A: The best manure is rabbit. It is clean, easy to handle and, of course, rich in nutrients.
The lygus bug is the big pest with strawberries. It damages the flowers and causes "nubbins" to develop. I doubt the flowers you mentioned would be effective in keeping these and other destructive insects away.
Q. We used certified seed for our potatoes, and we hadn't planted any potatoes for five years. They are scabby with only one or two to a vine. What is wrong? I placed marigolds around my garden because I was told that they would get rid of bugs, but the bugs ate them all up, only leaving the stems. (Jamestown, N.D.)
A. Wow -- you do need help!
The scab on your potatoes is soil borne, and once the potatoes have it, there is nothing you can do. The best defense against this is to get cultivars that are known to be resistant to the disease. Some examples are Goldrush, Katahdin, Kennebec, Red Norland, Red Pontiac, Russet Norkotah and Superior.
You probably had the "nice" marigolds--deodorized hybrids. Next time try the stinky old-fashioned kind, they usually work better.
Q. For the past two years, I have had tiny spider mites (?) choke off my First Lady marigolds by spinning webs all over themalmost overnight. How can I prevent this now before planting, or should I change variety to Cracker Jack marigolds? (Finley, N.D., e-mail)
A. Your problem does not sound like spider mite activity. Spider mites typically do not bother marigolds. And the fact that you use the statement "choke off" by spinning webs almost overnight leads me to believe it may be something else. Spider mites are smaller than the dot at the end of this sentence, and their webs are very minute, almost going without notice, until the plant totally collapses. Finally, they are usually more of a pest on perennial plants that don't get the attention annual plants usually do.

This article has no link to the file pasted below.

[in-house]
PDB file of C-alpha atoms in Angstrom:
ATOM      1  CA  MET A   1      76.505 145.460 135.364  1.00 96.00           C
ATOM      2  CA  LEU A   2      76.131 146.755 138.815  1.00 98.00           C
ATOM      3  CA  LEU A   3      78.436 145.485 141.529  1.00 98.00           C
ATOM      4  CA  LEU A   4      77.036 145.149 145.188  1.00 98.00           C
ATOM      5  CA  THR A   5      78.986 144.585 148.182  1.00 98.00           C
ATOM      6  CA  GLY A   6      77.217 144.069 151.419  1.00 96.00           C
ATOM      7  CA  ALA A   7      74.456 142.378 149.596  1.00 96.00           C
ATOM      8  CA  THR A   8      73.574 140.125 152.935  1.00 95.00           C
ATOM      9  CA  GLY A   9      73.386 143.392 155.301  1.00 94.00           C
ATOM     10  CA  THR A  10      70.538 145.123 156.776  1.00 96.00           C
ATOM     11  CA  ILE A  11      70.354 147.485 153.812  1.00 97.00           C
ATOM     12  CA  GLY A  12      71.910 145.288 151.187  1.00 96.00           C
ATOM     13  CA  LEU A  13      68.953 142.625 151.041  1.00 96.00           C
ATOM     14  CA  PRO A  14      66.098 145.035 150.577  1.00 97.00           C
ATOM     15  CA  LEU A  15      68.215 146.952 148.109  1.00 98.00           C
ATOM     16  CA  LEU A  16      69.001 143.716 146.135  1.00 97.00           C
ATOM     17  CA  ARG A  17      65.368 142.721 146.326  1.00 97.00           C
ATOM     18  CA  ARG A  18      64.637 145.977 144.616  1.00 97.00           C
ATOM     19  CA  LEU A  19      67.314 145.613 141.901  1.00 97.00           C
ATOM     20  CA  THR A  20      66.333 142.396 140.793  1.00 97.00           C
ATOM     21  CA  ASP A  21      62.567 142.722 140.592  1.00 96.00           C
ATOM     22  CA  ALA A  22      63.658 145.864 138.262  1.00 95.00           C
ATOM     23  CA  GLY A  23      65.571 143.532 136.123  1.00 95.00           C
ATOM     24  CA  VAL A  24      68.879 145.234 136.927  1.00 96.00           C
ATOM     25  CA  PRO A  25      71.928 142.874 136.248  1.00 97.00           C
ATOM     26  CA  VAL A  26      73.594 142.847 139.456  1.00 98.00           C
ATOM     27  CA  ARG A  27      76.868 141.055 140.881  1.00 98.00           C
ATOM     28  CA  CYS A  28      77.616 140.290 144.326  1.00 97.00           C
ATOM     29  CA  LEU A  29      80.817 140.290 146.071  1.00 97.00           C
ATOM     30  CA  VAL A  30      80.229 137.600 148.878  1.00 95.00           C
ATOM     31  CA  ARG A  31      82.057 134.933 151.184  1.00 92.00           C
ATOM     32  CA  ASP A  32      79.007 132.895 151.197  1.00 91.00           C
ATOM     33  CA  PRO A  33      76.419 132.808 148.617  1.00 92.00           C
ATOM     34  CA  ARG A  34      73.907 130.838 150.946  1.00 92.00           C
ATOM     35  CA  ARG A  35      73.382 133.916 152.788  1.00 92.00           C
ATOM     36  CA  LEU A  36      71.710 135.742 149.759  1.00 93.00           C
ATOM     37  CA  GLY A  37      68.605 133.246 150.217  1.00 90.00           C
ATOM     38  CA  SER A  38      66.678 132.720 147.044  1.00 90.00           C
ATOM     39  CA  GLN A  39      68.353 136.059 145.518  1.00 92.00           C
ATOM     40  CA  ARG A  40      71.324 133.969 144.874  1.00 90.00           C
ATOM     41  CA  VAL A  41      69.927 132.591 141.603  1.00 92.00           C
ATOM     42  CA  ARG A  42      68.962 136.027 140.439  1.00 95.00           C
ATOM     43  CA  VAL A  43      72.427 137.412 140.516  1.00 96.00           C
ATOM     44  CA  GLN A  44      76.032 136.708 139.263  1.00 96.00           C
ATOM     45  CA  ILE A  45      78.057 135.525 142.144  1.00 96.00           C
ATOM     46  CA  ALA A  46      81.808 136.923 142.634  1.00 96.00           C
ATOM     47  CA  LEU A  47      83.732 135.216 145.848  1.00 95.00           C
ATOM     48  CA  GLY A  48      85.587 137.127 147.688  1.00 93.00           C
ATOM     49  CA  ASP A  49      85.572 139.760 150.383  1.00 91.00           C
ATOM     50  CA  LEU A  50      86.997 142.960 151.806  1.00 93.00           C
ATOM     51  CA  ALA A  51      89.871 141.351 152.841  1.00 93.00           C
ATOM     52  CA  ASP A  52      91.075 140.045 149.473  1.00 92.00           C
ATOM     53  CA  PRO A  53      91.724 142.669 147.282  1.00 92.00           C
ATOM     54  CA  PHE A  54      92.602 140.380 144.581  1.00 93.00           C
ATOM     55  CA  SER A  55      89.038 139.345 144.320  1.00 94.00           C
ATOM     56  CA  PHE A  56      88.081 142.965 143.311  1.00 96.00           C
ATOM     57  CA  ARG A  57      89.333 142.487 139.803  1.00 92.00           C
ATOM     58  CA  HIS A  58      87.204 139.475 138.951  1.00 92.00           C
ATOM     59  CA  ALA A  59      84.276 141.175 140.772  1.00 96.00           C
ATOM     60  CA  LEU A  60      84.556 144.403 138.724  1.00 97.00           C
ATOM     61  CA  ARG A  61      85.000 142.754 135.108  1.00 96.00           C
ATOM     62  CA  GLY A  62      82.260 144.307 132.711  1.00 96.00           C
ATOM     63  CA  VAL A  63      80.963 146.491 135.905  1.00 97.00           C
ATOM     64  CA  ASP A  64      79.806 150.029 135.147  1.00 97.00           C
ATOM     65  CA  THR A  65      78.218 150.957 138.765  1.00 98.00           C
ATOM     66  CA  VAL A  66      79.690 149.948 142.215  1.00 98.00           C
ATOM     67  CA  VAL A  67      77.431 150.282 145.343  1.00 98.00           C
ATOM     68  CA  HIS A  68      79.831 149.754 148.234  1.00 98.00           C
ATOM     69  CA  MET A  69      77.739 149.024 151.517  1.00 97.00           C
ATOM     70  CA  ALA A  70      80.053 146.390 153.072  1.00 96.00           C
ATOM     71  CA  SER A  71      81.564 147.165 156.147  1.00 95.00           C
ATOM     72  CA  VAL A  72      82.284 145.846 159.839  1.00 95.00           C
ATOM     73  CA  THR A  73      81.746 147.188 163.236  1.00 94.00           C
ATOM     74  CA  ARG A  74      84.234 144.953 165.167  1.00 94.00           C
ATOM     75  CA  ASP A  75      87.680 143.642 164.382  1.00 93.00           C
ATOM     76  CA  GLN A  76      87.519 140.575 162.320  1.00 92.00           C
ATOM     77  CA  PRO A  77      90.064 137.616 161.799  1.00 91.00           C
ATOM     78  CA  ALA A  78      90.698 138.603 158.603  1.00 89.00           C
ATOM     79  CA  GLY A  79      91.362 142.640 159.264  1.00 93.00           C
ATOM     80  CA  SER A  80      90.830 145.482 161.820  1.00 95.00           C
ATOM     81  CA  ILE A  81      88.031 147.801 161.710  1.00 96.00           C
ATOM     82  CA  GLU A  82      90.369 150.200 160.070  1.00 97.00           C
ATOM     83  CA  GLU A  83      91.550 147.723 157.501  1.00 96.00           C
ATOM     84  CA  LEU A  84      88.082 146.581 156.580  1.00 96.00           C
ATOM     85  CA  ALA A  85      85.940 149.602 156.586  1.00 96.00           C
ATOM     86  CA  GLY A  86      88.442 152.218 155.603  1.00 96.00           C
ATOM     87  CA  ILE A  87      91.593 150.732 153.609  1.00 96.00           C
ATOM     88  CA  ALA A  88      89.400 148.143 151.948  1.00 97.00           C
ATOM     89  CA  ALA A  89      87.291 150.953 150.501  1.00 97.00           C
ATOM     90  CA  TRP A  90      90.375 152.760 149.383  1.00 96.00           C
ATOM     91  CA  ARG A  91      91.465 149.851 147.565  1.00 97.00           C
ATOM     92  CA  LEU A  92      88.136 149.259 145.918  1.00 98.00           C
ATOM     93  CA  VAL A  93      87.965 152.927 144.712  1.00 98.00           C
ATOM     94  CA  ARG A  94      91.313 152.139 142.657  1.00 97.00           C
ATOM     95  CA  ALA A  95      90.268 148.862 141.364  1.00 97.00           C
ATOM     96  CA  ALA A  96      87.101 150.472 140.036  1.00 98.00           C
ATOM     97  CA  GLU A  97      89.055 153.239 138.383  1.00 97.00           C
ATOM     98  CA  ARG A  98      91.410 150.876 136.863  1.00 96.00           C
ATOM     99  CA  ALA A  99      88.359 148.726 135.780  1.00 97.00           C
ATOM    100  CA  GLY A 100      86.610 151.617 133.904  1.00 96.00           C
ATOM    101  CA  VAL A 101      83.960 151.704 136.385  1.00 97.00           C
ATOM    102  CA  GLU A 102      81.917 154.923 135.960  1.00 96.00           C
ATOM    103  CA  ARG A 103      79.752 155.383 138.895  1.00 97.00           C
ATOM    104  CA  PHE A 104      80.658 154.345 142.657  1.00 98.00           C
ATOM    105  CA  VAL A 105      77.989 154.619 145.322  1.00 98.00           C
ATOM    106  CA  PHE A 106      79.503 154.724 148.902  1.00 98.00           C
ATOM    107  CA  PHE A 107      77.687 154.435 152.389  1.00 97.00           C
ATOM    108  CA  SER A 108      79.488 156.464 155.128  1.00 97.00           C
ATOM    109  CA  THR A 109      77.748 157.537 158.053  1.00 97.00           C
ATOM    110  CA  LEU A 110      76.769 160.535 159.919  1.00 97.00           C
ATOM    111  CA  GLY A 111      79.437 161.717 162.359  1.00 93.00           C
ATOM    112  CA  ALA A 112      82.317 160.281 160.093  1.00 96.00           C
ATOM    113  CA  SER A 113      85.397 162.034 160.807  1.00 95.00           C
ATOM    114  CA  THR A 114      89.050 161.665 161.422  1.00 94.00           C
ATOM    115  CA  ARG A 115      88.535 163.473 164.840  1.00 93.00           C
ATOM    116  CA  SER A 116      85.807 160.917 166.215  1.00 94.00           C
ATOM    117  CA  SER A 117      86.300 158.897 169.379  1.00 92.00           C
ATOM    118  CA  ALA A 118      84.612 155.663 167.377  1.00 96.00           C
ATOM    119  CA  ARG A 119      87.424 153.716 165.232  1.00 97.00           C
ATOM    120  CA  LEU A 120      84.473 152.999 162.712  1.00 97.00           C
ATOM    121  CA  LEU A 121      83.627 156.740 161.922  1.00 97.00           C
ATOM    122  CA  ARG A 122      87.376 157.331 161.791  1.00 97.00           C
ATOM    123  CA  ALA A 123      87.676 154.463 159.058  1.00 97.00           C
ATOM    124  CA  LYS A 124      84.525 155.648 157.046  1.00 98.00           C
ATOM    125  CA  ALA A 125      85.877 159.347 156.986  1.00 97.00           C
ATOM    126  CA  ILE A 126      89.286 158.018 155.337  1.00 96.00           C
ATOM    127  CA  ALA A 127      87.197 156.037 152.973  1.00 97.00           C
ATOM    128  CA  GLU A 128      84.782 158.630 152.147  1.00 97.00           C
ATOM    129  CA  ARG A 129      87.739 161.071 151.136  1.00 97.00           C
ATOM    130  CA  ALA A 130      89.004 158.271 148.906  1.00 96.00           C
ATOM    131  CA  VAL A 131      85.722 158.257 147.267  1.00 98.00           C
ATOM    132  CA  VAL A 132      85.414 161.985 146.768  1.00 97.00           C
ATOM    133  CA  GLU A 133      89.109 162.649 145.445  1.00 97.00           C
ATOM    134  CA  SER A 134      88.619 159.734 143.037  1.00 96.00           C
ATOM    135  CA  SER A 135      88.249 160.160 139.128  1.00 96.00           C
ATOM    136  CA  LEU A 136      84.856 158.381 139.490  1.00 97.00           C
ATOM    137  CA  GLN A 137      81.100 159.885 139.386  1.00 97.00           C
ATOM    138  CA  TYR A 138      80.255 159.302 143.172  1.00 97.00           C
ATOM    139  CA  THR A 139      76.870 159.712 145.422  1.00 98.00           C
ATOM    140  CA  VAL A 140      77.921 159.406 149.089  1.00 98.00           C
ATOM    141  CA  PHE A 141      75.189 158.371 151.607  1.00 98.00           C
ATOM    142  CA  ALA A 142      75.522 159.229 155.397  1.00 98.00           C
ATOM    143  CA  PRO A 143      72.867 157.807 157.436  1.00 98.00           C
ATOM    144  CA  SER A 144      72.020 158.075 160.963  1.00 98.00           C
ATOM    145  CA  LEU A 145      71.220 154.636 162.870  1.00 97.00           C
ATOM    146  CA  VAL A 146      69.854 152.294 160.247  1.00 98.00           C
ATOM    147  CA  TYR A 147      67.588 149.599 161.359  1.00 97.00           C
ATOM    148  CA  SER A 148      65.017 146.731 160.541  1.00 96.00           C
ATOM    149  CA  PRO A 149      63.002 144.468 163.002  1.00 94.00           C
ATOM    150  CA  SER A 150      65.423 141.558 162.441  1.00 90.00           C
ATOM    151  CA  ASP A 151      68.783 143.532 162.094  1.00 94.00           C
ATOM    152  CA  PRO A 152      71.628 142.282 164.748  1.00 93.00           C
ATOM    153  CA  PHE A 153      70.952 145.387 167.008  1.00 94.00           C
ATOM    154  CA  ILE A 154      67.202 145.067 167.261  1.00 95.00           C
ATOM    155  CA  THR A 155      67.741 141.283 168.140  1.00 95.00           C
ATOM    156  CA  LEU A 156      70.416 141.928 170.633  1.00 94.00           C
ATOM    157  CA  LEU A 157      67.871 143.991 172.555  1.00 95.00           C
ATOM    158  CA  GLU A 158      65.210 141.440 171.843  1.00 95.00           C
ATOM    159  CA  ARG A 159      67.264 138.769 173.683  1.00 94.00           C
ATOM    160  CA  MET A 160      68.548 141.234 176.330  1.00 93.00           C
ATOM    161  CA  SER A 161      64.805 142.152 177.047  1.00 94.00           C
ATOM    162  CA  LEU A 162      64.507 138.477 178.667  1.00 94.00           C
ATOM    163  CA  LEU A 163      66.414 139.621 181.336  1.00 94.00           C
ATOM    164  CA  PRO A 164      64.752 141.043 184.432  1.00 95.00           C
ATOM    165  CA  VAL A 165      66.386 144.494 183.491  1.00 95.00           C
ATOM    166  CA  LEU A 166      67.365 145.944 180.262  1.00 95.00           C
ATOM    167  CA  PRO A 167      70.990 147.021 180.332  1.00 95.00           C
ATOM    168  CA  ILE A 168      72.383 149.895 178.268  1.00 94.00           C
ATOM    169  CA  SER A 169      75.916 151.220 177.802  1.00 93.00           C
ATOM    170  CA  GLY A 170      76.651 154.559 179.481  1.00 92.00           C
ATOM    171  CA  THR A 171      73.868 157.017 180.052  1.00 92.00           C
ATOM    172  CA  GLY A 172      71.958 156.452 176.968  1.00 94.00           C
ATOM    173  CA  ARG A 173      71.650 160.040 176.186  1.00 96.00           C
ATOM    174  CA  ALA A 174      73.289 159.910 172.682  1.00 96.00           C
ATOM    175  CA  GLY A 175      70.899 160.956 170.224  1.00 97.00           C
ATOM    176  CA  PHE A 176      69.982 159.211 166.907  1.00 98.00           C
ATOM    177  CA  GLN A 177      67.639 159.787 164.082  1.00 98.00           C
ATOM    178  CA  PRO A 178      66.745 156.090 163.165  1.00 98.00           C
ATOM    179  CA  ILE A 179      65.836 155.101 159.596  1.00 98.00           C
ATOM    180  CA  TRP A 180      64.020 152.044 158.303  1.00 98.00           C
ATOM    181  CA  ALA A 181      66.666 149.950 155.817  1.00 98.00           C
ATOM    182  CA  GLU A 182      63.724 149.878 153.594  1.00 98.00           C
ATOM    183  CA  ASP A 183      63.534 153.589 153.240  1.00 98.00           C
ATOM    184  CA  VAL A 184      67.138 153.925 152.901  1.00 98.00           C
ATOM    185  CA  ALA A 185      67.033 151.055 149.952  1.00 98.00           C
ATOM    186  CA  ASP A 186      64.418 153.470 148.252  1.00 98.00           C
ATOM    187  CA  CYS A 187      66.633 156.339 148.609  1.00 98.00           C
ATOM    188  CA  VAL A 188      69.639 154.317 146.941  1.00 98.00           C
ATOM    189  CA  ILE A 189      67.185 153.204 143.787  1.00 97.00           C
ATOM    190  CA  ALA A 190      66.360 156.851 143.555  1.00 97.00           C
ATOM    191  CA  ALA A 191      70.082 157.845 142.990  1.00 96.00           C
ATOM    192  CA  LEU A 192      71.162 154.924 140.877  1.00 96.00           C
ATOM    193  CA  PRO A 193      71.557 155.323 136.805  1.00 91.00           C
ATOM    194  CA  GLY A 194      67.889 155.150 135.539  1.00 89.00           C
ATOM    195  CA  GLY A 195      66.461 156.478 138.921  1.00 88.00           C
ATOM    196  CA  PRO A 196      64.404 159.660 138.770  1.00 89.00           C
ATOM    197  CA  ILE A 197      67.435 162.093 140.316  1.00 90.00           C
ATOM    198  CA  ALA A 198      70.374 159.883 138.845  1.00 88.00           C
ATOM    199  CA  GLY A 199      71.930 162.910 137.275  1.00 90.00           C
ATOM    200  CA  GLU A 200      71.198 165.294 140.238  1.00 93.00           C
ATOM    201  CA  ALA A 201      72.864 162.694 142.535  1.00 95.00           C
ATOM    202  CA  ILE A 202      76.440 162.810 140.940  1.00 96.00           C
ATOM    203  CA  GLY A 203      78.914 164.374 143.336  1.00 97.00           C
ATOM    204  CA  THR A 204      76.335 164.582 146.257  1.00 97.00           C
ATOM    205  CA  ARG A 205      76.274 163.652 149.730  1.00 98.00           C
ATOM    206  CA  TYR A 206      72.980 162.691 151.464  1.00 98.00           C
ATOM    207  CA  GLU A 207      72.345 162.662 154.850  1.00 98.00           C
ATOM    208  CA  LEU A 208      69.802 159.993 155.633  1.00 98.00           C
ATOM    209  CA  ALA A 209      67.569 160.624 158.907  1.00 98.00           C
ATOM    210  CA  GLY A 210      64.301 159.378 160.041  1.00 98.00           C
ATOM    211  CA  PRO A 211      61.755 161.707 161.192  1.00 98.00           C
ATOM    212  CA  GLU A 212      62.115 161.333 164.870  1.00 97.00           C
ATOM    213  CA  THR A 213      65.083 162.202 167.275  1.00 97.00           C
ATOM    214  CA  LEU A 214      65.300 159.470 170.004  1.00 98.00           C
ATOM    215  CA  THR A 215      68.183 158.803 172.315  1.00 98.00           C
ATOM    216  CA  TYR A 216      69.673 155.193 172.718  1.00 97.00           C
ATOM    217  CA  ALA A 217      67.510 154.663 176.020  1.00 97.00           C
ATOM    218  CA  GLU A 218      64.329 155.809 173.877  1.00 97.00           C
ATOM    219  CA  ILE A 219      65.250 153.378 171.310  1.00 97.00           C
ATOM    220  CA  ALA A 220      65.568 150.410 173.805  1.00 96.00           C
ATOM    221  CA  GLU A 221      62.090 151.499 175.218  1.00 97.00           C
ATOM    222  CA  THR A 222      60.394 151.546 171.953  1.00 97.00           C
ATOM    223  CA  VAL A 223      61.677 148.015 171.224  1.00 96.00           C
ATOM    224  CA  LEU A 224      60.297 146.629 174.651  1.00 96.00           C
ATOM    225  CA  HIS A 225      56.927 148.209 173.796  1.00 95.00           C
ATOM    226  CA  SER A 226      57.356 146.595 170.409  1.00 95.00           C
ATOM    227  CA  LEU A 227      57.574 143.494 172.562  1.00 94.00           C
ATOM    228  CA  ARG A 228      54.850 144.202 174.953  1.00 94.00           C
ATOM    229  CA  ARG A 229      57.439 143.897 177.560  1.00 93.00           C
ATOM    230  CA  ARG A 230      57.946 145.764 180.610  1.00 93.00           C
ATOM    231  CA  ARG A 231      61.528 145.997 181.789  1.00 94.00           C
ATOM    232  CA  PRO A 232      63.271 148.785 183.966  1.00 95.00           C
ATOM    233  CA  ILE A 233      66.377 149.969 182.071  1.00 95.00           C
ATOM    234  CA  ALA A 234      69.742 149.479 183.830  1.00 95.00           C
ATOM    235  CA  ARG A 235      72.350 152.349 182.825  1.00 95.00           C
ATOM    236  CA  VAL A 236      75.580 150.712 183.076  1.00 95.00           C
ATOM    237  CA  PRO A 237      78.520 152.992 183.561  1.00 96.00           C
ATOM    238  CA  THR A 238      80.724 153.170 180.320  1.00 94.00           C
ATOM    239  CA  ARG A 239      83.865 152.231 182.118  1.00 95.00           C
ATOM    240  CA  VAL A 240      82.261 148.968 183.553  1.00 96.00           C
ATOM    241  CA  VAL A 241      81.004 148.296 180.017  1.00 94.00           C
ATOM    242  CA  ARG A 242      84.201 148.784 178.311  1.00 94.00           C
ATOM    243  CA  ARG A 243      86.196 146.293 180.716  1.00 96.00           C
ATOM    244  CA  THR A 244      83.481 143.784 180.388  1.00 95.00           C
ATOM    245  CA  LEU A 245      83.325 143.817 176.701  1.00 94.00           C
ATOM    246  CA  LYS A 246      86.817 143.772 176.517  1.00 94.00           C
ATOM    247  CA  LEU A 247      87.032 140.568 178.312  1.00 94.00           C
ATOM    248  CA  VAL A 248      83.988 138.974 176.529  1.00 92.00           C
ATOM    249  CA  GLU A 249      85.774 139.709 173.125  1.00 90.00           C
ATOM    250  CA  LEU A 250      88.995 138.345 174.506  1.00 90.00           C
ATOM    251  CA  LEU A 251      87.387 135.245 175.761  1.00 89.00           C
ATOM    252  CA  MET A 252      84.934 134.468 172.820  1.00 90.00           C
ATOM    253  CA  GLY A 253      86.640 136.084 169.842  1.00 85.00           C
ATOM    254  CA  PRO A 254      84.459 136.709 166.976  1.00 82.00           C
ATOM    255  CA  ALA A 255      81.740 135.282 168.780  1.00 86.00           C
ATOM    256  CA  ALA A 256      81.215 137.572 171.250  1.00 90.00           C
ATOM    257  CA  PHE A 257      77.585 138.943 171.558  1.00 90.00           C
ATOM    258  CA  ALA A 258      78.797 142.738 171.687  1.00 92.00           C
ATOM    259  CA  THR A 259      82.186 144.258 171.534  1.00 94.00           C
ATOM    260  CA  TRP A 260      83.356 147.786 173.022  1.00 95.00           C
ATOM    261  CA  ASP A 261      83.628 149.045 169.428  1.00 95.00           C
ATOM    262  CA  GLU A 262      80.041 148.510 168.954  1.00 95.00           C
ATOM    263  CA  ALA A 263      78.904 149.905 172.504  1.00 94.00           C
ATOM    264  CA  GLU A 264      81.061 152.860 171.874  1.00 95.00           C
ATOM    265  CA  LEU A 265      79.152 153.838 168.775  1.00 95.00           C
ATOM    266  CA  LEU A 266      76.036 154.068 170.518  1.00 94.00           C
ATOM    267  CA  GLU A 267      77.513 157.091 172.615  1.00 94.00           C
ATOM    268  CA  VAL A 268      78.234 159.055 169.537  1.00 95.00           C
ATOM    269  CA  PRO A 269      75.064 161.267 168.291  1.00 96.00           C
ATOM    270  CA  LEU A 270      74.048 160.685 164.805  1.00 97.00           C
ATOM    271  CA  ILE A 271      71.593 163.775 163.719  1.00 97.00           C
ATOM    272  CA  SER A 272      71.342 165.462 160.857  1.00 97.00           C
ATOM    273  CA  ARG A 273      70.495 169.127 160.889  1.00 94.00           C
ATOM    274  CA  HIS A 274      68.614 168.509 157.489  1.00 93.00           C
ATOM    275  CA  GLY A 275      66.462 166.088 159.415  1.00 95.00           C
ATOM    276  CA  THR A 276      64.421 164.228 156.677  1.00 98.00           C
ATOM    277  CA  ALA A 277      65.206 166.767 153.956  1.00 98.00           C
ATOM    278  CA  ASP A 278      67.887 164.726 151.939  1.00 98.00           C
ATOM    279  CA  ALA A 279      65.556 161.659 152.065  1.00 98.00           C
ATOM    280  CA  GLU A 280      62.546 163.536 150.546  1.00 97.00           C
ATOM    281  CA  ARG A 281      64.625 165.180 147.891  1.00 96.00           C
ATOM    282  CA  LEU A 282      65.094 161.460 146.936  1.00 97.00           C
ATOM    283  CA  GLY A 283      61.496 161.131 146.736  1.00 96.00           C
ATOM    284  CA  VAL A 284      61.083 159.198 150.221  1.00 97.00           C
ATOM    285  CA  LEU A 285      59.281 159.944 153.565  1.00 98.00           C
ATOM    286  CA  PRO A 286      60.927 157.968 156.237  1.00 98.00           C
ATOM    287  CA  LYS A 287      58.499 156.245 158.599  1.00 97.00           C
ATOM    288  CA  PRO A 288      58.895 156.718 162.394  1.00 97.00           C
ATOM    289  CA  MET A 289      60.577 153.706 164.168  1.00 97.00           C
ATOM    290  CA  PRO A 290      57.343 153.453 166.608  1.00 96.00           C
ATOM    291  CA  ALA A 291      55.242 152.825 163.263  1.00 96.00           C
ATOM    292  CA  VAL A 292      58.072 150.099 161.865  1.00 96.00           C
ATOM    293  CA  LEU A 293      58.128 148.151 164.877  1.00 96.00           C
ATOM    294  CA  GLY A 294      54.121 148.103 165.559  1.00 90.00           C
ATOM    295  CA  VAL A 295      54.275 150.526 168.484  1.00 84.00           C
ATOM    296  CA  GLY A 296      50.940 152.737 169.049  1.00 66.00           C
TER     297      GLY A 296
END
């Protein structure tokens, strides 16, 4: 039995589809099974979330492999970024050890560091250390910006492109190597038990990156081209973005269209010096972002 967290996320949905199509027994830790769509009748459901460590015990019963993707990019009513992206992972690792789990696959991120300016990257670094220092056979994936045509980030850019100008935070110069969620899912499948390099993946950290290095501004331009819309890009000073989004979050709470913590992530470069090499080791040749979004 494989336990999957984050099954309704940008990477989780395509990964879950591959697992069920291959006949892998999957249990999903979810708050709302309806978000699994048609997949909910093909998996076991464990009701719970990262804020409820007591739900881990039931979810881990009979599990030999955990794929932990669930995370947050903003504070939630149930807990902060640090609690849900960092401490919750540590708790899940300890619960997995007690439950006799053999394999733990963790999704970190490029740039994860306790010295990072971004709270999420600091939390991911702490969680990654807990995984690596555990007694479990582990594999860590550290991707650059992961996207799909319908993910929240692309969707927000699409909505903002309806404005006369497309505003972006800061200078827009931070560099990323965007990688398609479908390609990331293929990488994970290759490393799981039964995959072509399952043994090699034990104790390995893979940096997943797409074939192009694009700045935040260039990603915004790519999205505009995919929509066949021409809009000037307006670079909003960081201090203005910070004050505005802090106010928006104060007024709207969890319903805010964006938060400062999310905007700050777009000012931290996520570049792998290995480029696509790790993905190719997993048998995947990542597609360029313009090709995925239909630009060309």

That all being said, what, you are wondering, could be the problem? I believe it is likely Verticillium wilt, since you specify it attacking your First Lady cultivar. Verticillium wilt is a soil-borne fungus that attacks susceptible plants. The Crackerjack marigold may have the resistance bred into it.
I suggest extremely good sanitation this spring, cleaning out the beds before planting anything in them. Then, if you can give up your romance with marigolds and try, for instance, some of the new zinnias or salvias in that spot, practicing crop rotation may make a difference as far as disease buildup goes. If you simply cannot give up marigolds, then plant a different cultivar than First Lady.
Q. Enclosed is a sample of a marigold that I planted in a flower bed on the west side of our home. Every year for the past five or six years something comes and attacks the marigolds and sucks all the life out of them. Eventually the plants look like this sample. Do you have any ideas what I can spray the plants with the stop this from happening? (Garrison, N.D.)
A. There could be one of, or a combination of, diseases that are afflicting your marigolds. Two wilts, Fusarium and Verticillium, are common where the entire plant is wiped out, and gray mold, a species of Botrytis, is also know to infect marigolds.
Here is what I would suggest: First rotate your plantings. Don't plant marigolds in the same spot each year. Generally a three-year rotation is needed. Second, practice fanatical sanitation. Clean up all plant debris in the fall; roam the garden with a plastic or paper bag and discard any faded blooms, or rogue out any sickly plants on the spot. And third, protective spraying with Fore, Zineb, or Captan will help control the spread.